Our last day in Colorado Springs began with anxiety. The memory of our first day lost to the pitfalls of travel, the inadequate resources of the airline and the time sink of the six hour layover were still fresh in our mind. Our bags were carefully packed the night before, so after our shower it was easy to throw the remaining items in and head to the airport.
The GPS system was having difficulty recognizing the traffic patterns, which I imagine had been modified recently. For example, it tried to have us turn onto a road that did not permit any turns and didn’t recognize the alternate route as we were on it, even though it was the route it told us to take. Eventually, we found the airport, returned the rental car and took one last look at Colorado. In all likelihood, it would be a very long time before we would return (lack of direct flights, and general chaos in getting there, and all).
We had better success at the check in kiosk, and had no trouble at all going through security. Once we arrived to our gate, however, the screen indicated that our flight was, of course, delayed. We grabbed breakfast and sat solemnly eating, contemplating how long it would take us to get home this time, and if we would even have our bags this time around.
We struck up a conversation with a nice gentleman who was sitting on the floor, his laptop plugged into the wall. He told us that there was free wifi and was checking the status of our flight, which he too was on. Apparently, the crew was delayed for the arriving flight so our plane was now about 40 minutes behind schedule. His connection was tighter than ours, so my husband offered up his closer seat so he might have a chance to make it if he sat nearer to the door. We thought that we’d have enough time to catch our flight with the time remaining. Oh, how wrong we were!
When the flight finally arrived, everyone boarded quickly, hoping also to make their connections in Chicago. The captain came on the loudspeaker to inform us that the fuel pump is broken and they would have to gravity fill the plane with fuel. Minutes ticked by, and he came on again to tell us the plane was now too heavy and some of the checked bags would have to be removed in order to take off. By now the flight was over an hour delayed. The chance of making our connection was long gone, and I sat brooding in my window seat.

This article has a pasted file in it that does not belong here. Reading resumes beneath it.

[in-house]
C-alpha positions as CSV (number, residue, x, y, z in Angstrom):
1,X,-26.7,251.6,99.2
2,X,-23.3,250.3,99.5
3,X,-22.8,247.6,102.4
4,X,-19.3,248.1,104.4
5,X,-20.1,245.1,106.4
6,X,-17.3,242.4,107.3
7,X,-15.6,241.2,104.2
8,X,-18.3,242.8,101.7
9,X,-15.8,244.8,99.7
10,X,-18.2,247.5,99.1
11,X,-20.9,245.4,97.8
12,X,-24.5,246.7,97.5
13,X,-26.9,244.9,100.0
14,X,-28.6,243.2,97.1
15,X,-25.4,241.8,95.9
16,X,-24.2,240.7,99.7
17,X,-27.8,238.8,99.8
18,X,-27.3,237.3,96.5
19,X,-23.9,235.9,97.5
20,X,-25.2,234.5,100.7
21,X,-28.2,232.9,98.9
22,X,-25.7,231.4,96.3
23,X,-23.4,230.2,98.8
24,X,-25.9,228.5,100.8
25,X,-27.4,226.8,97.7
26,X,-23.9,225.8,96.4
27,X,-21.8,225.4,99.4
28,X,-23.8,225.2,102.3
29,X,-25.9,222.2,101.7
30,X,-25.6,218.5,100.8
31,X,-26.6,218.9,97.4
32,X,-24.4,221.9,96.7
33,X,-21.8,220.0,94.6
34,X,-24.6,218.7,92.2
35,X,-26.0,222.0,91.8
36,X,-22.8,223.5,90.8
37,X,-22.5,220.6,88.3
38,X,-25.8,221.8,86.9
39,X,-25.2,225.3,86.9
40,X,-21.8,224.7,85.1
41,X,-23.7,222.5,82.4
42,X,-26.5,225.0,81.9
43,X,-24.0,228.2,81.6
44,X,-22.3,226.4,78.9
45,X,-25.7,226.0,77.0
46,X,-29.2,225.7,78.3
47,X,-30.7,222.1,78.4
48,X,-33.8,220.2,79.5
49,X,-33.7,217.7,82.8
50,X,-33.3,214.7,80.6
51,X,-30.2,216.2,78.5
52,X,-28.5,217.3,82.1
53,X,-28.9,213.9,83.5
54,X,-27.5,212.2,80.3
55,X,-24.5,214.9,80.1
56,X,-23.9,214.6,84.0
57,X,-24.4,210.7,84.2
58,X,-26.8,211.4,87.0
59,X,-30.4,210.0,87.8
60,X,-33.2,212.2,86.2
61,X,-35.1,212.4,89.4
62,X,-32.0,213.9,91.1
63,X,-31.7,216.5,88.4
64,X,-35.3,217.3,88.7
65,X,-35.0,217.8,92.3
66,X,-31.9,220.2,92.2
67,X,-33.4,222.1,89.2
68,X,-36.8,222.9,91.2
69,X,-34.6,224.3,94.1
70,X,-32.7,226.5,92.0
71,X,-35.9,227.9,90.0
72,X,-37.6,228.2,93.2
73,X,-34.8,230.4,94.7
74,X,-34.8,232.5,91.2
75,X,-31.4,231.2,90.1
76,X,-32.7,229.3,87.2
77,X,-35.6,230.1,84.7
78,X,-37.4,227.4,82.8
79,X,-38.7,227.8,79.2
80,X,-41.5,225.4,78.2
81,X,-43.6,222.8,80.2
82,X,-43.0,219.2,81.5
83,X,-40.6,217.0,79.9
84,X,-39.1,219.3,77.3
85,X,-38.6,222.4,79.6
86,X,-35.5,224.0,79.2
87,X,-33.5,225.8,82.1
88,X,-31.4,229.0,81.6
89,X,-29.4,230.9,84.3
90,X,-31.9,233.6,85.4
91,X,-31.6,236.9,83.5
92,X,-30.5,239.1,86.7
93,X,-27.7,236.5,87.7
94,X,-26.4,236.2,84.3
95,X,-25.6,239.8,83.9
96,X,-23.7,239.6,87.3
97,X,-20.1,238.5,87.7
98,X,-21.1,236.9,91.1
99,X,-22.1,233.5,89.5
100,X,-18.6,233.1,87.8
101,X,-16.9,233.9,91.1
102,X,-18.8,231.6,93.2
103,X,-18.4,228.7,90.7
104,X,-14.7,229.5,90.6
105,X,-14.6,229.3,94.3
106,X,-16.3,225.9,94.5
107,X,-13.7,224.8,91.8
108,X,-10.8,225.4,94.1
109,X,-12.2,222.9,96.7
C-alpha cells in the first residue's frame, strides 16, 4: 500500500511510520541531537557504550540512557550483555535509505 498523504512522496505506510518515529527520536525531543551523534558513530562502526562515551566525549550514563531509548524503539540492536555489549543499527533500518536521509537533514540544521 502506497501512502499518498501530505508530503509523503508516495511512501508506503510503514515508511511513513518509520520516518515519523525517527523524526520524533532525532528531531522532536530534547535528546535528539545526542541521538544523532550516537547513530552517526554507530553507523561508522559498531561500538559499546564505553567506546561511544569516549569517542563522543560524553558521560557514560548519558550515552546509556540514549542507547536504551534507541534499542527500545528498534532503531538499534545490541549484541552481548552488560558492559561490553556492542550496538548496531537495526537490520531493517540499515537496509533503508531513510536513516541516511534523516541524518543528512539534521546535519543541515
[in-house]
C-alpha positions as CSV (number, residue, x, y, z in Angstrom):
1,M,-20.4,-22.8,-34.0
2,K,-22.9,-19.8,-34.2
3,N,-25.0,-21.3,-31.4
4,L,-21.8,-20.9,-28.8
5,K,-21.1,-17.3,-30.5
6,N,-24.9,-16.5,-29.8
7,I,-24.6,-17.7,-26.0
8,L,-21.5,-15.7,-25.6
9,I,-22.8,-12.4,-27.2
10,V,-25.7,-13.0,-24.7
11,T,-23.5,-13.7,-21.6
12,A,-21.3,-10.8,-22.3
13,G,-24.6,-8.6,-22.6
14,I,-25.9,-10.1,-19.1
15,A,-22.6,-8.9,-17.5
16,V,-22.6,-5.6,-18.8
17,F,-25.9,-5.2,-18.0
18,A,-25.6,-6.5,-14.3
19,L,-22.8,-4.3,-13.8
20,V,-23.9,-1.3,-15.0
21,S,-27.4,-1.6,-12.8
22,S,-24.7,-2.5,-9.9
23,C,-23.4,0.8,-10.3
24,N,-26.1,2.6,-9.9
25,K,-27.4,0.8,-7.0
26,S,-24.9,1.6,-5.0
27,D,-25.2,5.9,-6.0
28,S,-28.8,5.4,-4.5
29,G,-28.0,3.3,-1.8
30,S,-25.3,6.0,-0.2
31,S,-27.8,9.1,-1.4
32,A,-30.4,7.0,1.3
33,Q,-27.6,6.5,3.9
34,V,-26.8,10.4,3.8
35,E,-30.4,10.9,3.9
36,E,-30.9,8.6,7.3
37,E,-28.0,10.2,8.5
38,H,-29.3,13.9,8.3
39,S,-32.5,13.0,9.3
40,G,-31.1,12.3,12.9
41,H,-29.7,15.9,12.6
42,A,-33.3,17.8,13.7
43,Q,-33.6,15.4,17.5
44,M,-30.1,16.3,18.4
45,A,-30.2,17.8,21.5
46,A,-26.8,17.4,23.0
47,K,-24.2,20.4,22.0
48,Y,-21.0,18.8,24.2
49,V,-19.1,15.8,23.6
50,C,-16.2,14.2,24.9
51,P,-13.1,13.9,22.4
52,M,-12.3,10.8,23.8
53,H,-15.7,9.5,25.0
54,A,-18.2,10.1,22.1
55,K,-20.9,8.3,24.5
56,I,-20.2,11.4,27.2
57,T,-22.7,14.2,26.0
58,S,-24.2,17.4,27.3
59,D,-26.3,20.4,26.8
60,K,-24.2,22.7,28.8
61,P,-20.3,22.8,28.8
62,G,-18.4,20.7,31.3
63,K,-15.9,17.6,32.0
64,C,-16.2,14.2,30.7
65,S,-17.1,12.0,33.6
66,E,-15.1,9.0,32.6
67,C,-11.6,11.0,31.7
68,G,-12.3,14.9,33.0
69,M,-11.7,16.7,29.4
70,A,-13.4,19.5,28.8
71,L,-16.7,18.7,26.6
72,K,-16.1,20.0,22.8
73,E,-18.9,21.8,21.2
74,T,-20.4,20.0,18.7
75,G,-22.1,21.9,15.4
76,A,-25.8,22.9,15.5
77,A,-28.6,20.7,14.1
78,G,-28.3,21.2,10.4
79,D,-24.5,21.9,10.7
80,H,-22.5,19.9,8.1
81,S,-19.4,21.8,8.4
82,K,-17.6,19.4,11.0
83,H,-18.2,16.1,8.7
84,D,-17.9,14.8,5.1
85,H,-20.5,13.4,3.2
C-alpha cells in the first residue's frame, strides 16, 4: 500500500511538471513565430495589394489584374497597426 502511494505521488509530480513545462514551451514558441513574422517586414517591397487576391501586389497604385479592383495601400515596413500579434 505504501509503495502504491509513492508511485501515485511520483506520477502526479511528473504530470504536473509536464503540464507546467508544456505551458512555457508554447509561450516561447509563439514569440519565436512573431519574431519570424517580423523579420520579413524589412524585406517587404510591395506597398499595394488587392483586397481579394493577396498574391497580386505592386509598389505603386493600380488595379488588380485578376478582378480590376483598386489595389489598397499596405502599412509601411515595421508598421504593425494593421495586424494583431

Eventually, we were cleared for takeoff and made into the air just fine. The air conditioning piped in at our feet was so frigid I began to lose feeling in my ankles. No matter how I sat, I couldn’t escape the frigid air. It was miserable.
As we approached Chicago, a large storm loomed off in the distance, and I thought I saw a few lightning strikes. Sure enough, as we landed, we were warned to hurry across the tarmac (as no walkway would be provided) to avoid being hit by lightning. By then the storm was right on top of us. We cleared the gate and took off running in the hopes our connection might also be delayed.
In our panic we actually ran past it at first, but in doubling back, I was delighted to see that our plane was there and we could still board. The flight had been grounded due to weather, but we could take our seats and chance it. As we got onto the plane, we could tell that the people around us were very cranky from having to wait, but we were just so grateful to not have to wait for another connection.
I had a middle seat on this flight. My husband got a pity upgrade from his travel agency and had a seat with more space in the front of the plane. It wasn’t first class, but it was nicer than mine. After everything we had been through, he certainly deserved it.
I got settled in and plugged into my iPod, ready for the long haul. After about an hour, the flight was cleared to take off. The teenager in the window seat was fast asleep. I made small talk with the gentlemen sitting in the aisle seat. As it turns out, the guy was a pilot for a charter airline and we had very interesting conversation pretty much the whole flight. It made the remainder of the journey go by much quicker.
As we arrived in Philadelphia, now over an hour later than we should have, we went down to collect our bags. Not surprisingly, they weren’t on the connection and were still in Chicago. It seems our flight may very well have been one of the last few to make it out that evening. The storm system coming through was that bad.
What was surprising though, was how different our experience was from dealing with United at the beginning of our trip from U.S. Airways at the end. There was no nastiness, no apathy, no attitude. It was very matter of fact answers to our question and she took way more information from us at this point than the snippy woman from United did in Colorado Springs.
We were just happy to be back in Philadelphia and didn’t need anything from the checked bags. We called the airport parking service to come pick us up and went outside to meet them. The atmosphere was back to normal as our sinuses clearly told us as we stepped outside. There was a huge crush of people waiting outside the terminal so we walked further down in the hopes of making the driver’s life a bit easier to locate us.
On the long drive home, we realized were starving. It was almost 10:00 p.m. by the time we got back to Delaware, and we hadn’t eaten anything since breakfast. Luckily, the Chinese takeout place was still open, so we grabbed some nosh and came home to our kitties that were very happy to see us. We ate, loved up the cats and crashed in our own comfy bed, relishing in the peaceful moment knowing we were finally home.